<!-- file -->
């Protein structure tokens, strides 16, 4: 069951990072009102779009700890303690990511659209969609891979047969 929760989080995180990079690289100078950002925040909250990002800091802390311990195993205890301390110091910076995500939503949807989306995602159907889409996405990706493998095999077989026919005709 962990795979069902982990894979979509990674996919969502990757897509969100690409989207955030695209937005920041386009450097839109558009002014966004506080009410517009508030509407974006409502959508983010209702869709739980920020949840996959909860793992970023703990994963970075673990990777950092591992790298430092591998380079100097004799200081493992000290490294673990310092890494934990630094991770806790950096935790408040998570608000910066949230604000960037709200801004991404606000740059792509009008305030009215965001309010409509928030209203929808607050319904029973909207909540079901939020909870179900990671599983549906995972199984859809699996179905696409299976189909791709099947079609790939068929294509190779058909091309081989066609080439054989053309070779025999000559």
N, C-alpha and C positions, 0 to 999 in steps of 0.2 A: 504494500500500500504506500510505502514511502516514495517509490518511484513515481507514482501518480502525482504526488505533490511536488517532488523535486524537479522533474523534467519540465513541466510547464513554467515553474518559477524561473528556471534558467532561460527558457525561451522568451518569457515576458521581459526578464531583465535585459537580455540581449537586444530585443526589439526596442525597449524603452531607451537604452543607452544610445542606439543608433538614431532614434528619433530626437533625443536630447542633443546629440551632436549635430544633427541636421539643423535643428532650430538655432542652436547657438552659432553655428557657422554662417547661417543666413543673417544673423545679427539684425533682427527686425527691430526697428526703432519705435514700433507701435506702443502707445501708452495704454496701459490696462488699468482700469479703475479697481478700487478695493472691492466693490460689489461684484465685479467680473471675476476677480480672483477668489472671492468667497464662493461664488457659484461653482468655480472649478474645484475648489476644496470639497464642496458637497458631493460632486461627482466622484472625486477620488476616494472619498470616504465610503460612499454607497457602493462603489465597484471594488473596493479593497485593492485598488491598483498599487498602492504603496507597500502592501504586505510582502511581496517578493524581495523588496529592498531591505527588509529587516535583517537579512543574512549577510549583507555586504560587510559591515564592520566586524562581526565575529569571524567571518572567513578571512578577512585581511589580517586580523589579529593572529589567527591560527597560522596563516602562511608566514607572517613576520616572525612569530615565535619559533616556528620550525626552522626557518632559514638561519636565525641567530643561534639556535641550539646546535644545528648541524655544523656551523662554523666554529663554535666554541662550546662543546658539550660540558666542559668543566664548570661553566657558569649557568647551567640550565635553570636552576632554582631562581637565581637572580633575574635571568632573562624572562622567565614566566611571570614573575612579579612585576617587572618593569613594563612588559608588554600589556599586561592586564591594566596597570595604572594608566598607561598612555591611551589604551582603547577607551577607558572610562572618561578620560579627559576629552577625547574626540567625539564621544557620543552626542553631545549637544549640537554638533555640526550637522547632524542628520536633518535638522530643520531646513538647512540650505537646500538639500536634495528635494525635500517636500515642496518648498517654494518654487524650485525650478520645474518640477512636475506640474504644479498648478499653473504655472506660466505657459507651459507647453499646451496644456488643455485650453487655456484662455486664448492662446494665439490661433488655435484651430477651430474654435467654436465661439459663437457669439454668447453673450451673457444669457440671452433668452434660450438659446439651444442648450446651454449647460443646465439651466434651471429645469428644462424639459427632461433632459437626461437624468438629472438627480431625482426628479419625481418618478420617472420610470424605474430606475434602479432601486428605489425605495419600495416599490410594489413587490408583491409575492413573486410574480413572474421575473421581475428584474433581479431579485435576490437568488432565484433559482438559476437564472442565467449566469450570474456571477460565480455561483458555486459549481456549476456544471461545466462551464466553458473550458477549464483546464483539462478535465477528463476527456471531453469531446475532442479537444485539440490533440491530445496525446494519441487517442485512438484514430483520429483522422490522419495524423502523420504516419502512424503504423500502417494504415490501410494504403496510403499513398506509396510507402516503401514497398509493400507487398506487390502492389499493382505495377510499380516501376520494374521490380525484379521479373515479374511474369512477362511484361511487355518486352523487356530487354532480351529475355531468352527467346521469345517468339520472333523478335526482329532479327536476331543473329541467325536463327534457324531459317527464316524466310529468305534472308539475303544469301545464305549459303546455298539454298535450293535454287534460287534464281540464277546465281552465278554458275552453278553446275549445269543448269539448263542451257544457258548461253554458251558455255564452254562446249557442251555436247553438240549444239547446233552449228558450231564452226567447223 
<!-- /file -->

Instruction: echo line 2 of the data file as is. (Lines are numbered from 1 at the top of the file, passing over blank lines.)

N, C-alpha and C positions, 0 to 999 in steps of 0.2 A: 504494500500500500504506500510505502514511502516514495517509490518511484513515481507514482501518480502525482504526488505533490511536488517532488523535486524537479522533474523534467519540465513541466510547464513554467515553474518559477524561473528556471534558467532561460527558457525561451522568451518569457515576458521581459526578464531583465535585459537580455540581449537586444530585443526589439526596442525597449524603452531607451537604452543607452544610445542606439543608433538614431532614434528619433530626437533625443536630447542633443546629440551632436549635430544633427541636421539643423535643428532650430538655432542652436547657438552659432553655428557657422554662417547661417543666413543673417544673423545679427539684425533682427527686425527691430526697428526703432519705435514700433507701435506702443502707445501708452495704454496701459490696462488699468482700469479703475479697481478700487478695493472691492466693490460689489461684484465685479467680473471675476476677480480672483477668489472671492468667497464662493461664488457659484461653482468655480472649478474645484475648489476644496470639497464642496458637497458631493460632486461627482466622484472625486477620488476616494472619498470616504465610503460612499454607497457602493462603489465597484471594488473596493479593497485593492485598488491598483498599487498602492504603496507597500502592501504586505510582502511581496517578493524581495523588496529592498531591505527588509529587516535583517537579512543574512549577510549583507555586504560587510559591515564592520566586524562581526565575529569571524567571518572567513578571512578577512585581511589580517586580523589579529593572529589567527591560527597560522596563516602562511608566514607572517613576520616572525612569530615565535619559533616556528620550525626552522626557518632559514638561519636565525641567530643561534639556535641550539646546535644545528648541524655544523656551523662554523666554529663554535666554541662550546662543546658539550660540558666542559668543566664548570661553566657558569649557568647551567640550565635553570636552576632554582631562581637565581637572580633575574635571568632573562624572562622567565614566566611571570614573575612579579612585576617587572618593569613594563612588559608588554600589556599586561592586564591594566596597570595604572594608566598607561598612555591611551589604551582603547577607551577607558572610562572618561578620560579627559576629552577625547574626540567625539564621544557620543552626542553631545549637544549640537554638533555640526550637522547632524542628520536633518535638522530643520531646513538647512540650505537646500538639500536634495528635494525635500517636500515642496518648498517654494518654487524650485525650478520645474518640477512636475506640474504644479498648478499653473504655472506660466505657459507651459507647453499646451496644456488643455485650453487655456484662455486664448492662446494665439490661433488655435484651430477651430474654435467654436465661439459663437457669439454668447453673450451673457444669457440671452433668452434660450438659446439651444442648450446651454449647460443646465439651466434651471429645469428644462424639459427632461433632459437626461437624468438629472438627480431625482426628479419625481418618478420617472420610470424605474430606475434602479432601486428605489425605495419600495416599490410594489413587490408583491409575492413573486410574480413572474421575473421581475428584474433581479431579485435576490437568488432565484433559482438559476437564472442565467449566469450570474456571477460565480455561483458555486459549481456549476456544471461545466462551464466553458473550458477549464483546464483539462478535465477528463476527456471531453469531446475532442479537444485539440490533440491530445496525446494519441487517442485512438484514430483520429483522422490522419495524423502523420504516419502512424503504423500502417494504415490501410494504403496510403499513398506509396510507402516503401514497398509493400507487398506487390502492389499493382505495377510499380516501376520494374521490380525484379521479373515479374511474369512477362511484361511487355518486352523487356530487354532480351529475355531468352527467346521469345517468339520472333523478335526482329532479327536476331543473329541467325536463327534457324531459317527464316524466310529468305534472308539475303544469301545464305549459303546455298539454298535450293535454287534460287534464281540464277546465281552465278554458275552453278553446275549445269543448269539448263542451257544457258548461253554458251558455255564452254562446249557442251555436247553438240549444239547446233552449228558450231564452226567447223 